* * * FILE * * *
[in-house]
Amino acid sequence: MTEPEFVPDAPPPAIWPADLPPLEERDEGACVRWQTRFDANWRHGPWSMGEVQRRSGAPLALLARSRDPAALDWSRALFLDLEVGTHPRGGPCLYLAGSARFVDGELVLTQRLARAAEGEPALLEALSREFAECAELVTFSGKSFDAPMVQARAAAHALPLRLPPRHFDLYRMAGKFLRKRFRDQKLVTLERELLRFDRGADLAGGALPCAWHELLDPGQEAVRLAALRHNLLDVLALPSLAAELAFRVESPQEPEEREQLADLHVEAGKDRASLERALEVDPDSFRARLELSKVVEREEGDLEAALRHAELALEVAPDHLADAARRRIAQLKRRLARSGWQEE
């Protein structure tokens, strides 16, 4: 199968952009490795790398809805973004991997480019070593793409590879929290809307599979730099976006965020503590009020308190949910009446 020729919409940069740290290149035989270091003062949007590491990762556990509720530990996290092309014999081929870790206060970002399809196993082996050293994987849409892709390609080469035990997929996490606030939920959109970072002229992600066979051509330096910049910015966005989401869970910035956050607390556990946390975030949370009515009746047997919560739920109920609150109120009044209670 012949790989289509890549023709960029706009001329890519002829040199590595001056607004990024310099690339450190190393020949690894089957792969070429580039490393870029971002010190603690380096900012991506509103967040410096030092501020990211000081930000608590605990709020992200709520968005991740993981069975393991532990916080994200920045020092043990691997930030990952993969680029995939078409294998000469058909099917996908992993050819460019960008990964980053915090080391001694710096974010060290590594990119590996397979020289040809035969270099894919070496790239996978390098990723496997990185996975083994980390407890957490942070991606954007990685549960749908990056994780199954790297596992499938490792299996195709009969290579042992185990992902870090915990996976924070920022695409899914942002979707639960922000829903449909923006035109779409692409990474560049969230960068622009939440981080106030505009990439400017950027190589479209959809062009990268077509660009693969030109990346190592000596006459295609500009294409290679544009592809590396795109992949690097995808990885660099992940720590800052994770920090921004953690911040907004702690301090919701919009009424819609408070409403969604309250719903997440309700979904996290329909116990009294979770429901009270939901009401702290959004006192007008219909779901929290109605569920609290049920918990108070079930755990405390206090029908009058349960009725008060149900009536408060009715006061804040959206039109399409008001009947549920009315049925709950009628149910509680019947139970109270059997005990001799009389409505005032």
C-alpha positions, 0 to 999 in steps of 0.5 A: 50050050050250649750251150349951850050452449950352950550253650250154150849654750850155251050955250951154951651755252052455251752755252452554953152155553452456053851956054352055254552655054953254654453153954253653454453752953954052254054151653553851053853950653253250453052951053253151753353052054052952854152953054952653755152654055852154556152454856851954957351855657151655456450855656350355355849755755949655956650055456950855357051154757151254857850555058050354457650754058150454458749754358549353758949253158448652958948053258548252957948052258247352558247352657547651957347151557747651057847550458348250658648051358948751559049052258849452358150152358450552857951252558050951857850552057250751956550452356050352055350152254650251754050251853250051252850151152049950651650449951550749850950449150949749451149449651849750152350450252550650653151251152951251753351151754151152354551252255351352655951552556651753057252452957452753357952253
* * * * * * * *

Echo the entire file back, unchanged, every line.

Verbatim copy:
[in-house]
Amino acid sequence: MTEPEFVPDAPPPAIWPADLPPLEERDEGACVRWQTRFDANWRHGPWSMGEVQRRSGAPLALLARSRDPAALDWSRALFLDLEVGTHPRGGPCLYLAGSARFVDGELVLTQRLARAAEGEPALLEALSREFAECAELVTFSGKSFDAPMVQARAAAHALPLRLPPRHFDLYRMAGKFLRKRFRDQKLVTLERELLRFDRGADLAGGALPCAWHELLDPGQEAVRLAALRHNLLDVLALPSLAAELAFRVESPQEPEEREQLADLHVEAGKDRASLERALEVDPDSFRARLELSKVVEREEGDLEAALRHAELALEVAPDHLADAARRRIAQLKRRLARSGWQEE
């Protein structure tokens, strides 16, 4: 199968952009490795790398809805973004991997480019070593793409590879929290809307599979730099976006965020503590009020308190949910009446 020729919409940069740290290149035989270091003062949007590491990762556990509720530990996290092309014999081929870790206060970002399809196993082996050293994987849409892709390609080469035990997929996490606030939920959109970072002229992600066979051509330096910049910015966005989401869970910035956050607390556990946390975030949370009515009746047997919560739920109920609150109120009044209670 012949790989289509890549023709960029706009001329890519002829040199590595001056607004990024310099690339450190190393020949690894089957792969070429580039490393870029971002010190603690380096900012991506509103967040410096030092501020990211000081930000608590605990709020992200709520968005991740993981069975393991532990916080994200920045020092043990691997930030990952993969680029995939078409294998000469058909099917996908992993050819460019960008990964980053915090080391001694710096974010060290590594990119590996397979020289040809035969270099894919070496790239996978390098990723496997990185996975083994980390407890957490942070991606954007990685549960749908990056994780199954790297596992499938490792299996195709009969290579042992185990992902870090915990996976924070920022695409899914942002979707639960922000829903449909923006035109779409692409990474560049969230960068622009939440981080106030505009990439400017950027190589479209959809062009990268077509660009693969030109990346190592000596006459295609500009294409290679544009592809590396795109992949690097995808990885660099992940720590800052994770920090921004953690911040907004702690301090919701919009009424819609408070409403969604309250719903997440309700979904996290329909116990009294979770429901009270939901009401702290959004006192007008219909779901929290109605569920609290049920918990108070079930755990405390206090029908009058349960009725008060149900009536408060009715006061804040959206039109399409008001009947549920009315049925709950009628149910509680019947139970109270059997005990001799009389409505005032």
C-alpha positions, 0 to 999 in steps of 0.5 A: 50050050050250649750251150349951850050452449950352950550253650250154150849654750850155251050955250951154951651755252052455251752755252452554953152155553452456053851956054352055254552655054953254654453153954253653454453752953954052254054151653553851053853950653253250453052951053253151753353052054052952854152953054952653755152654055852154556152454856851954957351855657151655456450855656350355355849755755949655956650055456950855357051154757151254857850555058050354457650754058150454458749754358549353758949253158448652958948053258548252957948052258247352558247352657547651957347151557747651057847550458348250658648051358948751559049052258849452358150152358450552857951252558050951857850552057250751956550452356050352055350152254650251754050251853250051252850151152049950651650449951550749850950449150949749451149449651849750152350450252550650653151251152951251753351151754151152354551252255351352655951552556651753057252452957452753357952253